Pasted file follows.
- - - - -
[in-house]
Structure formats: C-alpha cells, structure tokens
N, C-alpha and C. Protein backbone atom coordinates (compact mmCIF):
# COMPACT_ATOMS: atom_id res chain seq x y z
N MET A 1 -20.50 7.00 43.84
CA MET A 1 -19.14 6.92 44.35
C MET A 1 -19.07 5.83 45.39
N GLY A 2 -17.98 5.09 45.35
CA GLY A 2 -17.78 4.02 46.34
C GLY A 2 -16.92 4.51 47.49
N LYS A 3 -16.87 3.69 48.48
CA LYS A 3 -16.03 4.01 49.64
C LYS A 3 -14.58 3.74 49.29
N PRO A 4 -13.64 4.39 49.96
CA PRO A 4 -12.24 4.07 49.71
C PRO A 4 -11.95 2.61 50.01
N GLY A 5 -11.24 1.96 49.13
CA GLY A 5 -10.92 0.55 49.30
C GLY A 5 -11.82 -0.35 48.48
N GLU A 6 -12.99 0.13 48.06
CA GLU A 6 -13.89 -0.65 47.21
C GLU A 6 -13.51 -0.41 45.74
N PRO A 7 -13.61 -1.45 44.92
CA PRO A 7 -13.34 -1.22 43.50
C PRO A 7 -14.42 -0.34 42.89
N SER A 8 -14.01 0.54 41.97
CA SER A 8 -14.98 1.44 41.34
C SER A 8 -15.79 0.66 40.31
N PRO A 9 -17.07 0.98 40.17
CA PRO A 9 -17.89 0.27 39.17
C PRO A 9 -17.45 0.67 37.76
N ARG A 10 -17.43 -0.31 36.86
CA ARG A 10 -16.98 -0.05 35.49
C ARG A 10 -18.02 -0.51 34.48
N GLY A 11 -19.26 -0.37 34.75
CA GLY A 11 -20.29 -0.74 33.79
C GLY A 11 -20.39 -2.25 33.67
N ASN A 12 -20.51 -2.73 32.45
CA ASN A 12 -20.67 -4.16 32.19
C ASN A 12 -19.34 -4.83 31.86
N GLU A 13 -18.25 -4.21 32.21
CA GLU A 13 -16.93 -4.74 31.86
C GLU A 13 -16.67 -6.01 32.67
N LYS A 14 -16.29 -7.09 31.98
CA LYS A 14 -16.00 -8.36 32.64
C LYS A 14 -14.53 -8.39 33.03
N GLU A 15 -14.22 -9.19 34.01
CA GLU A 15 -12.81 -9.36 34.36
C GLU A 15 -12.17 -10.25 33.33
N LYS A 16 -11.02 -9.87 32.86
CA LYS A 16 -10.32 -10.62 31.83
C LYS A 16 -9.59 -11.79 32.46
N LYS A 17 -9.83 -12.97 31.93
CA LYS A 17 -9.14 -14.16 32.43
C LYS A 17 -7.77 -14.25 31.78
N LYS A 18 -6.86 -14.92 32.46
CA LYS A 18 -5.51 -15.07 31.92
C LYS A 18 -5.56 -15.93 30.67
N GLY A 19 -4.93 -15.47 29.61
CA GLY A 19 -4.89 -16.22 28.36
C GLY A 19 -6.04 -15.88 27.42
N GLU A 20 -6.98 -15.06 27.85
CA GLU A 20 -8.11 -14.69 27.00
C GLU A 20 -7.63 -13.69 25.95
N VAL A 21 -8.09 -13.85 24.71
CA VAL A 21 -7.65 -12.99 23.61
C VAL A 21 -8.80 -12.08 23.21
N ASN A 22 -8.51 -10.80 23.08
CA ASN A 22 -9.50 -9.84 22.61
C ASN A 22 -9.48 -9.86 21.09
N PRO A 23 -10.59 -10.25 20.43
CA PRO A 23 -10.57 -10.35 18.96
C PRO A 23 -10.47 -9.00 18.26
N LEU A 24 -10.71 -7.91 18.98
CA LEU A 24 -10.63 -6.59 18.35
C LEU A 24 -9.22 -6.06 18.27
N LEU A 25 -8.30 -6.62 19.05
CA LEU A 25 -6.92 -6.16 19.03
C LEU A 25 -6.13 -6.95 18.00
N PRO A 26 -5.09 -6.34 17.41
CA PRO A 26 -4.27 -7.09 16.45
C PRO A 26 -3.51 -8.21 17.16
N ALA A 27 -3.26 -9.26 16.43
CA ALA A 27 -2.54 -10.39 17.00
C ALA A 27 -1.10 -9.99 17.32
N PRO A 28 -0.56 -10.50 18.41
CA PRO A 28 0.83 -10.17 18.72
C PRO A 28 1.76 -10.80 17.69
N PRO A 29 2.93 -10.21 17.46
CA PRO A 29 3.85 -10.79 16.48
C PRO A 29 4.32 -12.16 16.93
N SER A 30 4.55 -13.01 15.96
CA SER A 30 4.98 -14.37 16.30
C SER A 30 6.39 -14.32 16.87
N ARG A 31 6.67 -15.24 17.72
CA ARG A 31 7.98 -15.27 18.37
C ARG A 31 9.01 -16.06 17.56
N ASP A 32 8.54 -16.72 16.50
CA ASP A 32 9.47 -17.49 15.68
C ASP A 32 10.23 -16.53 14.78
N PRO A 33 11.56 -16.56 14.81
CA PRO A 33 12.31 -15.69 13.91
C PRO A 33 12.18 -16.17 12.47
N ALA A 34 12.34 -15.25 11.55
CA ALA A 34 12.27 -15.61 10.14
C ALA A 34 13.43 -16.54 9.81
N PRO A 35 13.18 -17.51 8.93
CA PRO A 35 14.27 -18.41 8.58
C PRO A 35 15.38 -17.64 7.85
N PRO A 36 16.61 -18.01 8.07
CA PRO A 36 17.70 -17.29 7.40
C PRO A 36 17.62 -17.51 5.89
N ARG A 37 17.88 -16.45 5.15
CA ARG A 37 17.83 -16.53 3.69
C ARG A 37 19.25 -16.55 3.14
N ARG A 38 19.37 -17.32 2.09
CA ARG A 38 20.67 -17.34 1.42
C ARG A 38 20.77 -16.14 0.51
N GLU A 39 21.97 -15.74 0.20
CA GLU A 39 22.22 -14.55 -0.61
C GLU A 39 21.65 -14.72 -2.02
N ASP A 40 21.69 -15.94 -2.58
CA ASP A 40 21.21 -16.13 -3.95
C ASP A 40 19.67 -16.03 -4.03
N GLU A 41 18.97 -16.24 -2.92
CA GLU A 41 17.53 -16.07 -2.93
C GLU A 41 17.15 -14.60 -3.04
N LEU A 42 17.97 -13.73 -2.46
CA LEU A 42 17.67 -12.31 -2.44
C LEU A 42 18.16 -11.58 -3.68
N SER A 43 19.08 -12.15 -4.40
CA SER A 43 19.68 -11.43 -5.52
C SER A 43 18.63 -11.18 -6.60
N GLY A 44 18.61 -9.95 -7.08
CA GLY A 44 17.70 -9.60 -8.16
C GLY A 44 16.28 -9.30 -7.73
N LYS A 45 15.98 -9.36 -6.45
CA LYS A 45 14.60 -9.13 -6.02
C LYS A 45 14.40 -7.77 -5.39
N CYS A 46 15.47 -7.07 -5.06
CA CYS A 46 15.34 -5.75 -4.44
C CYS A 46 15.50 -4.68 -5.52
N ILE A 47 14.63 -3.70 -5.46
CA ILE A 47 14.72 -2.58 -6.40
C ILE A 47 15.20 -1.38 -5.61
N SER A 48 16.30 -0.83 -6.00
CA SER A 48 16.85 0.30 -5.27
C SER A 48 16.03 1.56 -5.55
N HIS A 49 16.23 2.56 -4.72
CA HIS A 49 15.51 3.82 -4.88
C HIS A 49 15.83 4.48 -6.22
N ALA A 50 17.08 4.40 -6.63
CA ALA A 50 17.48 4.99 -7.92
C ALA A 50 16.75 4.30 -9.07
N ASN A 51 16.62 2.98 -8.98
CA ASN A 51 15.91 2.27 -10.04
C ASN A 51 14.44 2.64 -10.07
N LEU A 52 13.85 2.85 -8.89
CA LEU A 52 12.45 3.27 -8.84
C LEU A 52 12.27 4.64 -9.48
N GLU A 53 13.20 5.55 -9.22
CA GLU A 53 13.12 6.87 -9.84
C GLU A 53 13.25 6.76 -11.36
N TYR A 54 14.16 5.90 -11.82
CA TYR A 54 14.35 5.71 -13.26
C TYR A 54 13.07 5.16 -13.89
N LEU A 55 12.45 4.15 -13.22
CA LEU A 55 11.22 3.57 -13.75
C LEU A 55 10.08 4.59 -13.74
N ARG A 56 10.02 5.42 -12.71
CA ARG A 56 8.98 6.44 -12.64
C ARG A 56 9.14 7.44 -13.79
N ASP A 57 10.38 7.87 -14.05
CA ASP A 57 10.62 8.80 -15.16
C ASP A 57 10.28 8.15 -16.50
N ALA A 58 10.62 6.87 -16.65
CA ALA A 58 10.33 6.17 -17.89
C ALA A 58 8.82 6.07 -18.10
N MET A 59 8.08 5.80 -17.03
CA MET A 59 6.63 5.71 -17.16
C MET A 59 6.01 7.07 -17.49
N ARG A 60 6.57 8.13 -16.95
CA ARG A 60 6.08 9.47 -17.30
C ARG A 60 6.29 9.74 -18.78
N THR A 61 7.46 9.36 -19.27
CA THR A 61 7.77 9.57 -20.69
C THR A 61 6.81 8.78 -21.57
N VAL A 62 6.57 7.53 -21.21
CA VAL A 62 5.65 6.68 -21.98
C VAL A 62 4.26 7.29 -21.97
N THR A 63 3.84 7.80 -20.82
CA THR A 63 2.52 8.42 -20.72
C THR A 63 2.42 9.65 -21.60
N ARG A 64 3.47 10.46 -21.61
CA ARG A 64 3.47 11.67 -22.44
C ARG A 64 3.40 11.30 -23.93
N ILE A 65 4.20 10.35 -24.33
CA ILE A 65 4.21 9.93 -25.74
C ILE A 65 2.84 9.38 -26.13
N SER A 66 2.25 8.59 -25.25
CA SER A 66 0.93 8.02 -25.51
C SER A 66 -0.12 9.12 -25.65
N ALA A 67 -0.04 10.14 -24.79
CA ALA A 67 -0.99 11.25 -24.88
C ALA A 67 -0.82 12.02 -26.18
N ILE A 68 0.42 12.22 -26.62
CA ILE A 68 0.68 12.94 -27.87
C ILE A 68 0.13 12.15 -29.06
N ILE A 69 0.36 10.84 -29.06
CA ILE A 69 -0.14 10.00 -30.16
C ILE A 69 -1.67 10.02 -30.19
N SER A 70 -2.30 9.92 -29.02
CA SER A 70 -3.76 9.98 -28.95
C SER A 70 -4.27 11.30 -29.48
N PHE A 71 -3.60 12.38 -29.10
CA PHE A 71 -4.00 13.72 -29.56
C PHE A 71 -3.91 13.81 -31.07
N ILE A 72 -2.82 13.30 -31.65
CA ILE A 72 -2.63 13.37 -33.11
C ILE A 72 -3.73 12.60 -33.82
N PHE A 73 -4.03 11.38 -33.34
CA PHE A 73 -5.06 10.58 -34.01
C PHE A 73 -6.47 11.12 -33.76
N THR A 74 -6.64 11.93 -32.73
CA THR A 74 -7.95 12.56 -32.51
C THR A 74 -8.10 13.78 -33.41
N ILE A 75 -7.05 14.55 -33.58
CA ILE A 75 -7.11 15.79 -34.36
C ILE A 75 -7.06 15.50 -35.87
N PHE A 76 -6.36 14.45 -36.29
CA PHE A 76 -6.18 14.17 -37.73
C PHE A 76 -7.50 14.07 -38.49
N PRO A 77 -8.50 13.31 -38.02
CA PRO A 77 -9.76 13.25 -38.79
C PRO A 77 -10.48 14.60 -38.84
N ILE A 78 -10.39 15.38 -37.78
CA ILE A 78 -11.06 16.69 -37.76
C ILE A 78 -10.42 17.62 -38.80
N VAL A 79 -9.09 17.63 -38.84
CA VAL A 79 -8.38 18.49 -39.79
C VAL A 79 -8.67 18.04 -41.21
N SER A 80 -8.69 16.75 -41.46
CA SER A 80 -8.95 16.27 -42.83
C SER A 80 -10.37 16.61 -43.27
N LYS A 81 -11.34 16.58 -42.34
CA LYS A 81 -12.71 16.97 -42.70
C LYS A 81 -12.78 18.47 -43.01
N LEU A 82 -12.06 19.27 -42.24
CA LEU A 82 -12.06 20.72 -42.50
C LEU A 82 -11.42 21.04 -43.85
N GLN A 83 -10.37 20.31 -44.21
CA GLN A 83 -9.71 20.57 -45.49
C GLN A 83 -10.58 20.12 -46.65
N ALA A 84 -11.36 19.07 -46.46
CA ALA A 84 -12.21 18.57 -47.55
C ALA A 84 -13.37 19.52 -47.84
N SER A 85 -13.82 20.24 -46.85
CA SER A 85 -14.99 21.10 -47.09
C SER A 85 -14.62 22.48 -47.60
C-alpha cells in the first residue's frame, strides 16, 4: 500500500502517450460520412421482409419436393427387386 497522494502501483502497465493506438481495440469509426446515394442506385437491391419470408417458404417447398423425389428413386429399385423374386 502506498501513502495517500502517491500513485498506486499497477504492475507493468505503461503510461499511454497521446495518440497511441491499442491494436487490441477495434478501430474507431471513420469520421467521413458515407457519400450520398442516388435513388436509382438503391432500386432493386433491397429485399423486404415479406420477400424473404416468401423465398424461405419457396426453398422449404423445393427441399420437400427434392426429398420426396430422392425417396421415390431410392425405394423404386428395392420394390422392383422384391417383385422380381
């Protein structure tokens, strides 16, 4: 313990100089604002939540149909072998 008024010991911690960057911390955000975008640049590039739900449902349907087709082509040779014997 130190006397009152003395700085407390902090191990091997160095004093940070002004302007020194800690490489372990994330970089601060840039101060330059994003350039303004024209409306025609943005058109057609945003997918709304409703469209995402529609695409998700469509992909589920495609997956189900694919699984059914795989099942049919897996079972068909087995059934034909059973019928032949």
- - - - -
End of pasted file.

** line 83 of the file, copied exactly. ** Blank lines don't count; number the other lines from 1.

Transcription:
N ALA A 27 -3.26 -9.26 16.43